Quentin Tarantino’s “Django Unchained” depicts an African-American hero played by Jamie Foxx, who tries to save his estranged wife from the clutches of slavery. The movie uses Foxx’s character as a vehicle to tell the broader story of slavery and the path to freedom. It is a strong narrative about the impact of one man, but it also ignores the complexity of how larger institutional structures give rise to and support the success of individuals.
The Boston Globe’s exhaustive series on Dorchester’s Bowdoin-Geneva neighborhood brought light to a world many don’t know. But there is a story beneath.
Bowdoin-Geneva is full of civic groups, merchants, institutions, and all of us in the Bowdoin Geneva Alliance who together invest in making our community thrive. While it is true that there are many heroes here, most of how change occurs is through a more complex and deep-rooted series of efforts that over time influence the struggle. No doubt everyone would like a Django to ride in and present us with freedom, but our landscape changes because of organizing and small victories.
The steady strengthening of Bowdoin-Geneva in these last 20 years has taken much time and resources. Local groups, the steadfast commitment of Mayor Thomas M. Menino, millions of grant dollars, hundreds of thousands of volunteer hours, and many other efforts have built a stronger, safer community. It is the continued investment and commitment of resources that will ultimately lead to the day when the challenges of our community recede and we can claim total victory.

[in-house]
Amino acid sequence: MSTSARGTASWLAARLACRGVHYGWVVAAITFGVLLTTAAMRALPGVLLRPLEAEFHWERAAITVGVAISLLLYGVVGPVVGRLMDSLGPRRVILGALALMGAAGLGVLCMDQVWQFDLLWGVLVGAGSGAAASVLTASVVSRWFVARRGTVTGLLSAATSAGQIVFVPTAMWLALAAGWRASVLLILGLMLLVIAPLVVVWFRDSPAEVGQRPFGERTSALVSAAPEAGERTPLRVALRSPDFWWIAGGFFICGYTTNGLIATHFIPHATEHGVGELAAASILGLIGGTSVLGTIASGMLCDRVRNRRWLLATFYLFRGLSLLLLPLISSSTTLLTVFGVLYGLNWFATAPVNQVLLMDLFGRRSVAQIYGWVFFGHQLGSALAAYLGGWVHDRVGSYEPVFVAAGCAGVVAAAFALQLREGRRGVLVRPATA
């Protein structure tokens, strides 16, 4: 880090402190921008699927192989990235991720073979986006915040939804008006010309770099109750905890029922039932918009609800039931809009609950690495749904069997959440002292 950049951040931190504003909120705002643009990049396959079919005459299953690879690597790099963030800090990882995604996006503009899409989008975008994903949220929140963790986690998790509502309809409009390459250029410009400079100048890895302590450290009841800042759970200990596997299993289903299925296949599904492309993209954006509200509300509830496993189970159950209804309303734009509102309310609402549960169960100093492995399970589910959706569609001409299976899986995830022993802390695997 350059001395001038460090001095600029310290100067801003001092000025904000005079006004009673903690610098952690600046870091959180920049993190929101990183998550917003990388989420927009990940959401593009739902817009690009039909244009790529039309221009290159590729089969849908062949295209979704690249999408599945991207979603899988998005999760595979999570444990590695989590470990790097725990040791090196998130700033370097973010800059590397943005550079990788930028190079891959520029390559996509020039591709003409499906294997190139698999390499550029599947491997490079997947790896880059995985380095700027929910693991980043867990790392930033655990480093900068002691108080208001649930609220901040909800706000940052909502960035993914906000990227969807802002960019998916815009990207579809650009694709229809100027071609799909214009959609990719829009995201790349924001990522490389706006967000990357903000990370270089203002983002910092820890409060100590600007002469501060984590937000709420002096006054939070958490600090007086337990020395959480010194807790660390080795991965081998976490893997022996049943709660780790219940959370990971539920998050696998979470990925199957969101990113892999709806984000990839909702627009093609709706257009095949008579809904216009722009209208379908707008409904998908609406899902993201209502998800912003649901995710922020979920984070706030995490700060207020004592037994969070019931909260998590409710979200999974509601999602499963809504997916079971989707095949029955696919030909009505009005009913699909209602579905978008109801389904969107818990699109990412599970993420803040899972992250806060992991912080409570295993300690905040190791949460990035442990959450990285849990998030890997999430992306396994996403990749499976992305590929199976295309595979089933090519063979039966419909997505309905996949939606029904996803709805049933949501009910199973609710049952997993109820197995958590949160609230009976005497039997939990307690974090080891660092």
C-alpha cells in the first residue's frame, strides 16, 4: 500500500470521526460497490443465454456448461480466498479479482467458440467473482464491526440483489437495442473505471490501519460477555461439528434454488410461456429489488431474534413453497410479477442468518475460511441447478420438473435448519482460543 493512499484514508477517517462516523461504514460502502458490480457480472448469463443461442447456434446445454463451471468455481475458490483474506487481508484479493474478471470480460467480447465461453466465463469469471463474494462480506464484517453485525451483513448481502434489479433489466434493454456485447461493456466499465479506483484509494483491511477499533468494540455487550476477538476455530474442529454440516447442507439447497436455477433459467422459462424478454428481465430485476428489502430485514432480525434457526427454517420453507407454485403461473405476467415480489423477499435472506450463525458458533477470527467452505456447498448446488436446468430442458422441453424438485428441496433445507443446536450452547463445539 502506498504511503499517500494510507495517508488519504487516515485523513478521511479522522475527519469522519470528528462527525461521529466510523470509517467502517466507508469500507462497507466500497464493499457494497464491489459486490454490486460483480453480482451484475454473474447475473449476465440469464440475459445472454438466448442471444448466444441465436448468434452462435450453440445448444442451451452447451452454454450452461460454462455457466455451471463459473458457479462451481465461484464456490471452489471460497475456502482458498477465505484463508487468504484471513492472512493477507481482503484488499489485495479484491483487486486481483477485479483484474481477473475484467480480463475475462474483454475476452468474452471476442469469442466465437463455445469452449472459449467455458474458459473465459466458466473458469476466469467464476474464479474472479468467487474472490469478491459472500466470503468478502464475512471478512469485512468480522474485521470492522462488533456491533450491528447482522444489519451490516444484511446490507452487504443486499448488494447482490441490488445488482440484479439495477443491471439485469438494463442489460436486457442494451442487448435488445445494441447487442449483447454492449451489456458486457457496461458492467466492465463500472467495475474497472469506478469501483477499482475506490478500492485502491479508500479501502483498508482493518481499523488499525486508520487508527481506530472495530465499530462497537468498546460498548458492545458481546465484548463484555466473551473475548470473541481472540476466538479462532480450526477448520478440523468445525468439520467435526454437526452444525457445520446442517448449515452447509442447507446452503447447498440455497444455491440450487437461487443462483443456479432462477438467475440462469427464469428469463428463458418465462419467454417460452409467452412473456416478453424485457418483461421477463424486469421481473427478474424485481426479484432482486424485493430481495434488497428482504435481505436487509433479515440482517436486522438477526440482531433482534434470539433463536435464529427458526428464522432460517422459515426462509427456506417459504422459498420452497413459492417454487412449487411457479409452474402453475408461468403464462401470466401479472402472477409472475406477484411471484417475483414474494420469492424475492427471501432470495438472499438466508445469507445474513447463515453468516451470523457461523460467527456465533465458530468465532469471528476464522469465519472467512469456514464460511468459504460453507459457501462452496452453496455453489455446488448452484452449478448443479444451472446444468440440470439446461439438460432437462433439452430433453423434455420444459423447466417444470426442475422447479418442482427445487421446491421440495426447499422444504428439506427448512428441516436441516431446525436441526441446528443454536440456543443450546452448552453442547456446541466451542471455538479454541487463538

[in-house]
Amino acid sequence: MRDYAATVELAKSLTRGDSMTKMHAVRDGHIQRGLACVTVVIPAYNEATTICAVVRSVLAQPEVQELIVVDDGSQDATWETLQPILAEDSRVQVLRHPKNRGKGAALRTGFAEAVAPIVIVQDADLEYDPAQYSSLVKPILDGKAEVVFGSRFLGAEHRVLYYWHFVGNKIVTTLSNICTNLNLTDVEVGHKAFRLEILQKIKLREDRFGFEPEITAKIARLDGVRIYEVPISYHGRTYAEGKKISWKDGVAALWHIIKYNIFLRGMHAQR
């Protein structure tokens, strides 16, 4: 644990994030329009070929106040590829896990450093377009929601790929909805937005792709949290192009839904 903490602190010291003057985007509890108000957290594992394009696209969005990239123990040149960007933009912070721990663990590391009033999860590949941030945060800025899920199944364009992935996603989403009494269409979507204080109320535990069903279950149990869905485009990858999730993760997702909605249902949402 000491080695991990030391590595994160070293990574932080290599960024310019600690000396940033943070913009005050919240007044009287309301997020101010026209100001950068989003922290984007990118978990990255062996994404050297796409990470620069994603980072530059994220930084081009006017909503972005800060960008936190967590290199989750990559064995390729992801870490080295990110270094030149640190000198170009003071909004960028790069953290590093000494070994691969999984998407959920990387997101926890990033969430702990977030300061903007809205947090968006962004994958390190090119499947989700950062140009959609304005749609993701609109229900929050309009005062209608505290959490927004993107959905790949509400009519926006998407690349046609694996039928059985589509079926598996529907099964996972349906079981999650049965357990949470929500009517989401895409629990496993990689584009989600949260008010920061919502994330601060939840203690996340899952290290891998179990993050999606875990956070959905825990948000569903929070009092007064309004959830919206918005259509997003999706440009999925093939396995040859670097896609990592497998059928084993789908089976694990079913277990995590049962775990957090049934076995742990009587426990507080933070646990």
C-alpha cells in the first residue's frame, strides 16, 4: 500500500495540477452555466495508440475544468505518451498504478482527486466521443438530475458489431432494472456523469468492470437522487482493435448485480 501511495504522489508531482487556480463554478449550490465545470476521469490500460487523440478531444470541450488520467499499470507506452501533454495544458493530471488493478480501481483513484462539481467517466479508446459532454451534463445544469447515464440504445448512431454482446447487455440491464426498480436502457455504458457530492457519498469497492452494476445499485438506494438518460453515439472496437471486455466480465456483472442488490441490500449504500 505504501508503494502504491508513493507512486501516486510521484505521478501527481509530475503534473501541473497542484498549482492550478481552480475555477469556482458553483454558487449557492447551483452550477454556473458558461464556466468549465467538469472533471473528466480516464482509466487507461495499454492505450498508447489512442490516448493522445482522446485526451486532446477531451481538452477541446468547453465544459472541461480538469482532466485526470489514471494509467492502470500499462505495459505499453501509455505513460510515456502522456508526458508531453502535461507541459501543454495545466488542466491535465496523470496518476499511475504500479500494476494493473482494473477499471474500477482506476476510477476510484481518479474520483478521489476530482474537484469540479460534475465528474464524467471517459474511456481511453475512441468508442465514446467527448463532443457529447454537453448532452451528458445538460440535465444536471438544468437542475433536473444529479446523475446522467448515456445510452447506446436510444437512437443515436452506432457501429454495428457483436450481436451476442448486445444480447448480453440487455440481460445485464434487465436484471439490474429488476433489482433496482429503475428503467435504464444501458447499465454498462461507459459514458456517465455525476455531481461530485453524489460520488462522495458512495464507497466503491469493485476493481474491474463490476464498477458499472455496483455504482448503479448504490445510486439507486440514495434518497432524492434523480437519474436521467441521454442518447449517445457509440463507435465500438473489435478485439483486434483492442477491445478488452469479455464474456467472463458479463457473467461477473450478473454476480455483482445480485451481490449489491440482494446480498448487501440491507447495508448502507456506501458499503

In the penultimate scene of “Django Unchained,” Jamie Foxx says that he is “1 in 10,000” and implies this is what makes his quest a success. The truth is that there are thousands of people and millions of resources that made his success a possibility; so too here in Bowdoin-Geneva. While noting the amazing individuals who change history, it is critical to remember and support the institutional resources that move us forward together.
against GAY Americans
The FBI’s annual hate-crime statistics report confirms that, for lesbian, gay, bisexual, and transgender Americans, the very ability to move about in public remains compromised by threats of violence.
According to the report, while the overall number of bias-motivated incidents decreased from 2010 to 2011, the number of hate crimes motivated by sexual orientation or gender identity actually increased to 1,300, up almost 3 percent from the previous year.
While the specific causes of these hate crimes may remain elusive, there are concrete measures that will reach youth before criminal acts are committed.
Three pieces of previously introduced federal legislation deserve support. The Safe Schools Improvement Act addresses bullying prevention programs and requires states to collect and report information about bullying and harassment. The Student Non-Discrimination Act forbids schools from discriminating based on sexual orientation and gender identity and prohibits them from ignoring harassing behavior. And the Tyler Clementi Higher Education Anti-Harassment Act requires colleges and universities to recognize cyberbullying as a form of harassment and to fund anti-harassment programs.